Barrington Architect David Andreozzi wants his profession to get beyond the focus on “starchitects,” trophy homes and massive institutional projects. The Rhode Island native wants to bring quality design principles to a larger part of the population that may not realize its value. So Andreozzi is leading a group of fellow architects in the national Custom Residential Architects Network – part of the American Institute of Architects – in an effort to communicate the value of what they do for clients.
In a series of online videos and through a YouTube channel, Andreozzi hopes to refocus the public, and perhaps those within his profession, on what makes residential architects important.
PBN: It looks like the American Institute of Architects is repositioning itself – is what your group doing reflective of this shift?
ANDREOZZI: Rather than being an organization that everyone looks to to provide information from the top down, they realized they actually have to create people and fraternities at the grassroots to build content and build it up from the bottom. I spent the first 10 years of my professional life with a real disconnect from the AIA. I paid dues to have the initials next to my name, but as a residential architect I received little support. Around 10 years ago a movement started and we said there is an opportunity to do something for ourselves. It started with the Congress of Residential Architecture, people started talking in symposiums and we said we need to educate people and architects on the importance of good design. … We started this group called CRAN [Custom Residential Architects Network] and within six years we have become one of the most robust knowledge communities in the AIA.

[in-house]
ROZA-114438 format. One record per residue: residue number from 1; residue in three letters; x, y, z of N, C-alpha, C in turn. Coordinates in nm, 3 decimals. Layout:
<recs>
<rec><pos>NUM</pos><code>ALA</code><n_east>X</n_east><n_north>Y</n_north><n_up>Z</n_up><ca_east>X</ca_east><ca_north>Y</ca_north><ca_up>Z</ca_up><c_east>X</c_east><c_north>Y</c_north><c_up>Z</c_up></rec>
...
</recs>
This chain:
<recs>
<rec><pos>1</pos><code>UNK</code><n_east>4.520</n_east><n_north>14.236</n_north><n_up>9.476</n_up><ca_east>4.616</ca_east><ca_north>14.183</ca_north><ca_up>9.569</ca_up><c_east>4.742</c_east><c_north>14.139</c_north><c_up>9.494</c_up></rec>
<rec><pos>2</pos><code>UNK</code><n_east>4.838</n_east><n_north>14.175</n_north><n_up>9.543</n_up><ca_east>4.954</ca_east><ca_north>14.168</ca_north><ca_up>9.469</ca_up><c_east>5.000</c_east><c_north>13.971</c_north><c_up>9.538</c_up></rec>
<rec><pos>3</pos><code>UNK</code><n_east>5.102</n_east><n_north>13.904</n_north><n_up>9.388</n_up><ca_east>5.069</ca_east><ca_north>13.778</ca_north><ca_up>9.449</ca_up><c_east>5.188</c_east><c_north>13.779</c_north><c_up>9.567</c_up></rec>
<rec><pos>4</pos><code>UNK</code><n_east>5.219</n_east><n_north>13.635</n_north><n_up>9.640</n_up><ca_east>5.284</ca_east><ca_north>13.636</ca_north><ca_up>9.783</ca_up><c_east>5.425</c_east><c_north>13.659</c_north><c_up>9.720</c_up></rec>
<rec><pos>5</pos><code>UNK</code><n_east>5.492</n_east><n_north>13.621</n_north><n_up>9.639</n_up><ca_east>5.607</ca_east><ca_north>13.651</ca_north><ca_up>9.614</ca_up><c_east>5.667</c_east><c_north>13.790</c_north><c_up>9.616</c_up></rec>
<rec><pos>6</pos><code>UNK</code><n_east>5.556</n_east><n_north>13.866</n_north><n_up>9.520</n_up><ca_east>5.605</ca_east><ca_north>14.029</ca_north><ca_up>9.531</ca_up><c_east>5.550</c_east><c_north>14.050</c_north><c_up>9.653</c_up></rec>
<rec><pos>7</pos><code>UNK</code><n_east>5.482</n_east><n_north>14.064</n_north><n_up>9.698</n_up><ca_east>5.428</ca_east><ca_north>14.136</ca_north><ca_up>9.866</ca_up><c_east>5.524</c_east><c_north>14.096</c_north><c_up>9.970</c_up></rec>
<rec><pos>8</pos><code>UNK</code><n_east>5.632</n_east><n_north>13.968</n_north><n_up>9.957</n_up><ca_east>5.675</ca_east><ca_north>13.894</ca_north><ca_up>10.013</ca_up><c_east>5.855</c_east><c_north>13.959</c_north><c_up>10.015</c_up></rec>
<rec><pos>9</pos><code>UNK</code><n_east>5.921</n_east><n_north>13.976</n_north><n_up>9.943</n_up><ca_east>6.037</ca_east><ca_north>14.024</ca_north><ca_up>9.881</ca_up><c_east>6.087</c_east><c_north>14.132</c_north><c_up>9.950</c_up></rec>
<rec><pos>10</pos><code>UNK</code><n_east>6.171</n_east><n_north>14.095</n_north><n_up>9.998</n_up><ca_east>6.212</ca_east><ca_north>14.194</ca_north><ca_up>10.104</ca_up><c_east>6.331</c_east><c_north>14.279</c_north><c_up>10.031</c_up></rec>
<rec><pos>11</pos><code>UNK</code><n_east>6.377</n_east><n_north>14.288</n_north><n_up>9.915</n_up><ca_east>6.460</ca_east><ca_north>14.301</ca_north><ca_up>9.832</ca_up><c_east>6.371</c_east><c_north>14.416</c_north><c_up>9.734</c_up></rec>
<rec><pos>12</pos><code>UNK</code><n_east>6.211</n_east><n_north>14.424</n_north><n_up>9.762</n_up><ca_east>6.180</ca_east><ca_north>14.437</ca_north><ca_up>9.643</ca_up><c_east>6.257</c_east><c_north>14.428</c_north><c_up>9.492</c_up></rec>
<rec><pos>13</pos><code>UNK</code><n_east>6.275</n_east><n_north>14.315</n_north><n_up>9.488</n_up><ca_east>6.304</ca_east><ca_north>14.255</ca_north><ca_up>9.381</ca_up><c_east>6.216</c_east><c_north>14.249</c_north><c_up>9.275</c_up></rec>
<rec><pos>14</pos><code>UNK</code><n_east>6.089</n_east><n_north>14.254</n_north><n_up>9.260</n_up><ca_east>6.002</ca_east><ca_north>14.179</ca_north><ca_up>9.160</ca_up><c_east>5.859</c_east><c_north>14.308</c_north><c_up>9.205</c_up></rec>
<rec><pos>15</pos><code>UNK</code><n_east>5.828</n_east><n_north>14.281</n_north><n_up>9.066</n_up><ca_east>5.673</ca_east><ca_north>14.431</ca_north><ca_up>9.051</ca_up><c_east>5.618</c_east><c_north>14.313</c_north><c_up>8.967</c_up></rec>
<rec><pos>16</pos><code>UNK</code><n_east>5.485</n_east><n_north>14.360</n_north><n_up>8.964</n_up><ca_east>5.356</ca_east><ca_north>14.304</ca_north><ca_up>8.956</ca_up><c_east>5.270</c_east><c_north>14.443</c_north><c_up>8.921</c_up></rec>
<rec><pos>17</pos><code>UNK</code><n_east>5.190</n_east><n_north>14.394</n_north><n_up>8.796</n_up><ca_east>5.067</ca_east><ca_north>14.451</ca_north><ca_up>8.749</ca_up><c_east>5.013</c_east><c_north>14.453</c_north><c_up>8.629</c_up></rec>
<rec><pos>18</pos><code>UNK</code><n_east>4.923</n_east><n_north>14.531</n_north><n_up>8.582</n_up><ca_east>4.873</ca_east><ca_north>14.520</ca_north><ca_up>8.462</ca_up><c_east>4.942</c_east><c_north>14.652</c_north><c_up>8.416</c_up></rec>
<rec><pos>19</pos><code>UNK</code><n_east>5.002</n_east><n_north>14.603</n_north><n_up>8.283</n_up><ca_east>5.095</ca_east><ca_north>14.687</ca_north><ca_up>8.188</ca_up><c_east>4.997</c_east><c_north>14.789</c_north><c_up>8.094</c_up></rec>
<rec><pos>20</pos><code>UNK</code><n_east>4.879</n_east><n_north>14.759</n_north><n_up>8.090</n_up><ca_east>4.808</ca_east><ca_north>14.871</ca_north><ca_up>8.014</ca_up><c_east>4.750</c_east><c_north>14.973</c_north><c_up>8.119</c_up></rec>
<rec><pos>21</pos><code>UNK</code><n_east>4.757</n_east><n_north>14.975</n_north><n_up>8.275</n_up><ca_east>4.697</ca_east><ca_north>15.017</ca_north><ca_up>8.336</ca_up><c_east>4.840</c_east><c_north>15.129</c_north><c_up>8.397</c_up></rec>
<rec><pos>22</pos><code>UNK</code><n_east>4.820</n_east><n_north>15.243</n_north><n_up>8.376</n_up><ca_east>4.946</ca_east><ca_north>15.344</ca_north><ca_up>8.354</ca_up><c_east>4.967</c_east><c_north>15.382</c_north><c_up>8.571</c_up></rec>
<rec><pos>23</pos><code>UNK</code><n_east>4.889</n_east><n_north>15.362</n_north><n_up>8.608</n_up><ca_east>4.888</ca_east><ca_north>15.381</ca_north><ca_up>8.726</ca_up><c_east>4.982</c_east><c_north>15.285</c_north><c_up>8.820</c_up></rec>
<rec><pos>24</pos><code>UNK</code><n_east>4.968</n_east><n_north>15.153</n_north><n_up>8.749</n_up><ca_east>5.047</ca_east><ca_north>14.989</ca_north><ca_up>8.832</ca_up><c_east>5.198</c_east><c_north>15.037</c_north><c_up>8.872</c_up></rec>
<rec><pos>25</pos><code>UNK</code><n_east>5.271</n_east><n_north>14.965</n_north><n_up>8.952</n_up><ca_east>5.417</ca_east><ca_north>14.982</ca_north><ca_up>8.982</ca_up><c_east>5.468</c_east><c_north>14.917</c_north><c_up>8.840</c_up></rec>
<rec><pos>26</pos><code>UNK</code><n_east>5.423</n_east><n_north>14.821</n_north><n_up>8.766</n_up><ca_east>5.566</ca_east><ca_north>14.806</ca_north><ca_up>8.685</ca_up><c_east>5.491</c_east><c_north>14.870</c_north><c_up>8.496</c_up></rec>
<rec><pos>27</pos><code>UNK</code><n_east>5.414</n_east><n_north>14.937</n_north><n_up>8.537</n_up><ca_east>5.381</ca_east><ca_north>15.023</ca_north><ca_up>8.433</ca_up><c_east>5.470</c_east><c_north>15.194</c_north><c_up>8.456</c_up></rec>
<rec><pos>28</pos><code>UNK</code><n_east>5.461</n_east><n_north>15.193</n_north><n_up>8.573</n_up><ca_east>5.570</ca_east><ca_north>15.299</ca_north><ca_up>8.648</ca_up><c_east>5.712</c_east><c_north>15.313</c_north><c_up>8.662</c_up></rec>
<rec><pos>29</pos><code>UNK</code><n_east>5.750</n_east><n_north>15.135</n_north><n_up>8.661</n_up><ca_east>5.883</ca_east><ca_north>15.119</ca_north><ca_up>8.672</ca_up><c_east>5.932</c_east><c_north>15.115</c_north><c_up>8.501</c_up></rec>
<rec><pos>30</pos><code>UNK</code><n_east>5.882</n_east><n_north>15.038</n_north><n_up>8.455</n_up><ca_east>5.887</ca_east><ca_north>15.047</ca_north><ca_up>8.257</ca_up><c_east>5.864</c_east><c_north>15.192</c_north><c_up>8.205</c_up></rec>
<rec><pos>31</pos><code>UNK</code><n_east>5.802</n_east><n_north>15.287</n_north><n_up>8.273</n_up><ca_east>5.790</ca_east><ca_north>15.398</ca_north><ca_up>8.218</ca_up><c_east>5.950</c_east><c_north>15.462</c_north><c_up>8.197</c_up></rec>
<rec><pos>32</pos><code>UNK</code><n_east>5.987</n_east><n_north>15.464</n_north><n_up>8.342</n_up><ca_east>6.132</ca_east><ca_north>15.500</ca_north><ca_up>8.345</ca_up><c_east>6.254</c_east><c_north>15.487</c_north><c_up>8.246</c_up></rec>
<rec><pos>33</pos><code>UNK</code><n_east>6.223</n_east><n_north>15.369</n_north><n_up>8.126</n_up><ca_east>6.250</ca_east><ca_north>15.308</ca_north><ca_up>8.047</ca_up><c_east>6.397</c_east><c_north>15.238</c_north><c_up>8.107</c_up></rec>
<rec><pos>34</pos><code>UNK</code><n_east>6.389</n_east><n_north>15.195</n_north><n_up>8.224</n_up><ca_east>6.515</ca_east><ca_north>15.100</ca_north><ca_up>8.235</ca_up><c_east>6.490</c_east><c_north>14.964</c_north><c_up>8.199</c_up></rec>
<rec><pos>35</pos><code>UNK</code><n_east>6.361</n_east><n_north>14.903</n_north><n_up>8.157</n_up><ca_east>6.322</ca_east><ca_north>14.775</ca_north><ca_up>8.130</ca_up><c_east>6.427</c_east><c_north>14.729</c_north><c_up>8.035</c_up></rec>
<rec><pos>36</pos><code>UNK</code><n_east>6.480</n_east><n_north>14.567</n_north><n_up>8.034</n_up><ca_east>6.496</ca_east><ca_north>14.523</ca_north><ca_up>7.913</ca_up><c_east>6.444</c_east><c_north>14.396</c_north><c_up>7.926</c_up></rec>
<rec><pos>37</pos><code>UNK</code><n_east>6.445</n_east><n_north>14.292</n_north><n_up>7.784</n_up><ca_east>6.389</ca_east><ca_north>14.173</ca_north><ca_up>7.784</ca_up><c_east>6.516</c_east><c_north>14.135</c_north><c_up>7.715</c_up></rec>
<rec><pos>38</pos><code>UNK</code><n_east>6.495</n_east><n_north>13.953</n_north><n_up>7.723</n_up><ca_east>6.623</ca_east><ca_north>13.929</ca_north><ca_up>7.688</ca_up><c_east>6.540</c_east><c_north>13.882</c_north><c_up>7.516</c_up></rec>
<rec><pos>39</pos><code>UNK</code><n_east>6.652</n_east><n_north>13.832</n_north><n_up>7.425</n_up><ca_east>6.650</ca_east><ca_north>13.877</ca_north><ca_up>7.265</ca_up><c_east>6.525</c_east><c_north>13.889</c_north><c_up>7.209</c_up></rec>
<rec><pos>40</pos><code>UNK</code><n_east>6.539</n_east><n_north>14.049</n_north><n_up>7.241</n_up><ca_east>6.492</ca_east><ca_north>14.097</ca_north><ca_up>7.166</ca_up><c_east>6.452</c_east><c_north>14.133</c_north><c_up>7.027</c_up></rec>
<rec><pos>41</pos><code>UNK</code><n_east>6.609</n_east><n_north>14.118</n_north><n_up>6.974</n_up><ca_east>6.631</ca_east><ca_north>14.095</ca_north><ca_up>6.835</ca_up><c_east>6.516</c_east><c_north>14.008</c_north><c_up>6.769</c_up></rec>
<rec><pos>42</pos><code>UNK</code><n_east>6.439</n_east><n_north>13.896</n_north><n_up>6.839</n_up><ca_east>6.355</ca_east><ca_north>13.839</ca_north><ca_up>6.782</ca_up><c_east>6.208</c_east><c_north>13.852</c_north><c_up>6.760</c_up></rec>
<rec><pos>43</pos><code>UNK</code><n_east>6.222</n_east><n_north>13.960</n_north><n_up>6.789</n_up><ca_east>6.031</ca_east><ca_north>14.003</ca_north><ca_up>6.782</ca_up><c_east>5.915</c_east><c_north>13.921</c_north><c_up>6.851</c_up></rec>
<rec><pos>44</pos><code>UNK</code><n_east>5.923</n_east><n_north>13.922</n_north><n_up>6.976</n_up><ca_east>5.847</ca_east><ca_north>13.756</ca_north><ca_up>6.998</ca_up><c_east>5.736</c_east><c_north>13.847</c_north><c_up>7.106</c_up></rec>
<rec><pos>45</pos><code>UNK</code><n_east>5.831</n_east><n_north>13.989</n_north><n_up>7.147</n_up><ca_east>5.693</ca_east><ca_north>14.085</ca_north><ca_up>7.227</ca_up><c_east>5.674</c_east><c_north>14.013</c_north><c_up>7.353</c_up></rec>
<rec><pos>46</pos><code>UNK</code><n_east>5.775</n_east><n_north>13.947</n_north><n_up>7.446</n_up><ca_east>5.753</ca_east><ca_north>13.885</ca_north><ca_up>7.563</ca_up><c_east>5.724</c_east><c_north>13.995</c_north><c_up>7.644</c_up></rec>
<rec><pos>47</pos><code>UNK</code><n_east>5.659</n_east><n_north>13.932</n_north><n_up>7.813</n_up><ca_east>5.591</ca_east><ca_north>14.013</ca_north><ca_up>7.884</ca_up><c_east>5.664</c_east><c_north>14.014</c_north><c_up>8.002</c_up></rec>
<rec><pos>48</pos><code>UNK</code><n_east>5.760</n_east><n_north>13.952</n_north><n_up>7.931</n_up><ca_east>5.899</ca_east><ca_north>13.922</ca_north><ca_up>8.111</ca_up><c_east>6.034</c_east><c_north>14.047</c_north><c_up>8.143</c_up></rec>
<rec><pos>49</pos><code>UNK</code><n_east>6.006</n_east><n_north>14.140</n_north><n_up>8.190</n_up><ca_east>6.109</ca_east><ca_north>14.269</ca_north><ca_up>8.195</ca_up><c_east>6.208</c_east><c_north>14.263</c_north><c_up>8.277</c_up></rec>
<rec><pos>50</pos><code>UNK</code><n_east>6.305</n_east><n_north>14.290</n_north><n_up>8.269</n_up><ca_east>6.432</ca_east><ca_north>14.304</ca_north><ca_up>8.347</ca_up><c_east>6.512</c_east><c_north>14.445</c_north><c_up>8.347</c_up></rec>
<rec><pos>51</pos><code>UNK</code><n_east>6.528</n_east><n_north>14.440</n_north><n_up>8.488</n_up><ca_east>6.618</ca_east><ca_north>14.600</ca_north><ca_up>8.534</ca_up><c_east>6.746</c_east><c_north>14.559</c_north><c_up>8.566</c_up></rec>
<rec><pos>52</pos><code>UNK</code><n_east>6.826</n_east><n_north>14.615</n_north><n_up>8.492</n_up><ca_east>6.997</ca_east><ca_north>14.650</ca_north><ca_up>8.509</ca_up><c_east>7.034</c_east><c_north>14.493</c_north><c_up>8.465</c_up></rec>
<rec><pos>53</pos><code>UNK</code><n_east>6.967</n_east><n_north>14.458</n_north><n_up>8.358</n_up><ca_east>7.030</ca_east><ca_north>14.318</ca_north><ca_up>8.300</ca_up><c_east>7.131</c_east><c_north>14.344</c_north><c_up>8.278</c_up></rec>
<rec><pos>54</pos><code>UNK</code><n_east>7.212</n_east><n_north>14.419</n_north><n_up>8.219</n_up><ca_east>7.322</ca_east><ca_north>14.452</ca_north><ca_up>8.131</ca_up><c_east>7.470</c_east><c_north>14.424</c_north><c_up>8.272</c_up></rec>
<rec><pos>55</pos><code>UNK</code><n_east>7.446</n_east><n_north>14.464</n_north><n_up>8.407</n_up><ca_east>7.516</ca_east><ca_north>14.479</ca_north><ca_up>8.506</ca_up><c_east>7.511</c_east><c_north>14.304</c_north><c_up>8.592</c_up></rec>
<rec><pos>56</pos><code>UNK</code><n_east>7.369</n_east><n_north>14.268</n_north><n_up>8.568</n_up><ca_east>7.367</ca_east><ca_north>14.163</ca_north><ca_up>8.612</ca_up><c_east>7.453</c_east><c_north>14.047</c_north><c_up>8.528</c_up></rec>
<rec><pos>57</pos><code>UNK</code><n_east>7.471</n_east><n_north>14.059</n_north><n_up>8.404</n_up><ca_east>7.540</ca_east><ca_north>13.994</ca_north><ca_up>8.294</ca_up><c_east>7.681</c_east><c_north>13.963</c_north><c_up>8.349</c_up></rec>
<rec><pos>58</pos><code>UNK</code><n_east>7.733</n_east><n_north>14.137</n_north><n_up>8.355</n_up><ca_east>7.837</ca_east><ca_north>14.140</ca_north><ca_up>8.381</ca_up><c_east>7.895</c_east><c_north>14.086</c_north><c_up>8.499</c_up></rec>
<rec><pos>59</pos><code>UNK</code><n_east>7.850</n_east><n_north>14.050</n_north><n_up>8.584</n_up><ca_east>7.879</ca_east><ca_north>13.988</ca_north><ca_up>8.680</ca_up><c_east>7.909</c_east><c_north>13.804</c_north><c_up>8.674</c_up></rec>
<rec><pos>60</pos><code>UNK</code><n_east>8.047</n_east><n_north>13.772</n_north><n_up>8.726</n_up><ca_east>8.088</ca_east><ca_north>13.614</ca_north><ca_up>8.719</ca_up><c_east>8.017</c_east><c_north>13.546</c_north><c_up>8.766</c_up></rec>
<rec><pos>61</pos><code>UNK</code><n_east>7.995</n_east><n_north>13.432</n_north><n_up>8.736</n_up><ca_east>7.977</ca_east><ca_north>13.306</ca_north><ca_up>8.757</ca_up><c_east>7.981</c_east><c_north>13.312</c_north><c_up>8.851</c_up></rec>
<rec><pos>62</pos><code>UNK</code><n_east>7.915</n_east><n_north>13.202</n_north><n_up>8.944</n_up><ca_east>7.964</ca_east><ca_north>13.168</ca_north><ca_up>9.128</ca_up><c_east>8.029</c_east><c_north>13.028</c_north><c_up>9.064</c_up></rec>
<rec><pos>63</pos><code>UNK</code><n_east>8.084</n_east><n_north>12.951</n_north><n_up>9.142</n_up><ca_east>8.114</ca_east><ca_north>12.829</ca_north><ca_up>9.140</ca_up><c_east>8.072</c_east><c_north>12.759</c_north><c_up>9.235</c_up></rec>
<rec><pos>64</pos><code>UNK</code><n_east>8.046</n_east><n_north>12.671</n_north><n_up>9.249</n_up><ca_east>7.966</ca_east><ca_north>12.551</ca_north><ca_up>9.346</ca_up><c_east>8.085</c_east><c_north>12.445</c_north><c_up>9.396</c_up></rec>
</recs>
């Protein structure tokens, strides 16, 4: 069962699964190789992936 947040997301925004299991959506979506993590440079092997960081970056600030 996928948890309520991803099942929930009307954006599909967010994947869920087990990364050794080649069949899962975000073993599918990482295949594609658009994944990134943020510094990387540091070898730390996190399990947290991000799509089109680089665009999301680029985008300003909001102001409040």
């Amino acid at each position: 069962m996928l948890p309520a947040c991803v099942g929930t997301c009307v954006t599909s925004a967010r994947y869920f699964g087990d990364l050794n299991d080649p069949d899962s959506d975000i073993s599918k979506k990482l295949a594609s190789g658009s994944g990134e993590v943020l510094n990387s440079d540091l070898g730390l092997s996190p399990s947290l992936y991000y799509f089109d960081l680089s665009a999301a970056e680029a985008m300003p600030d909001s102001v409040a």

PBN: So is there really a deep divide in architecture between the residential and institutional-commercial people?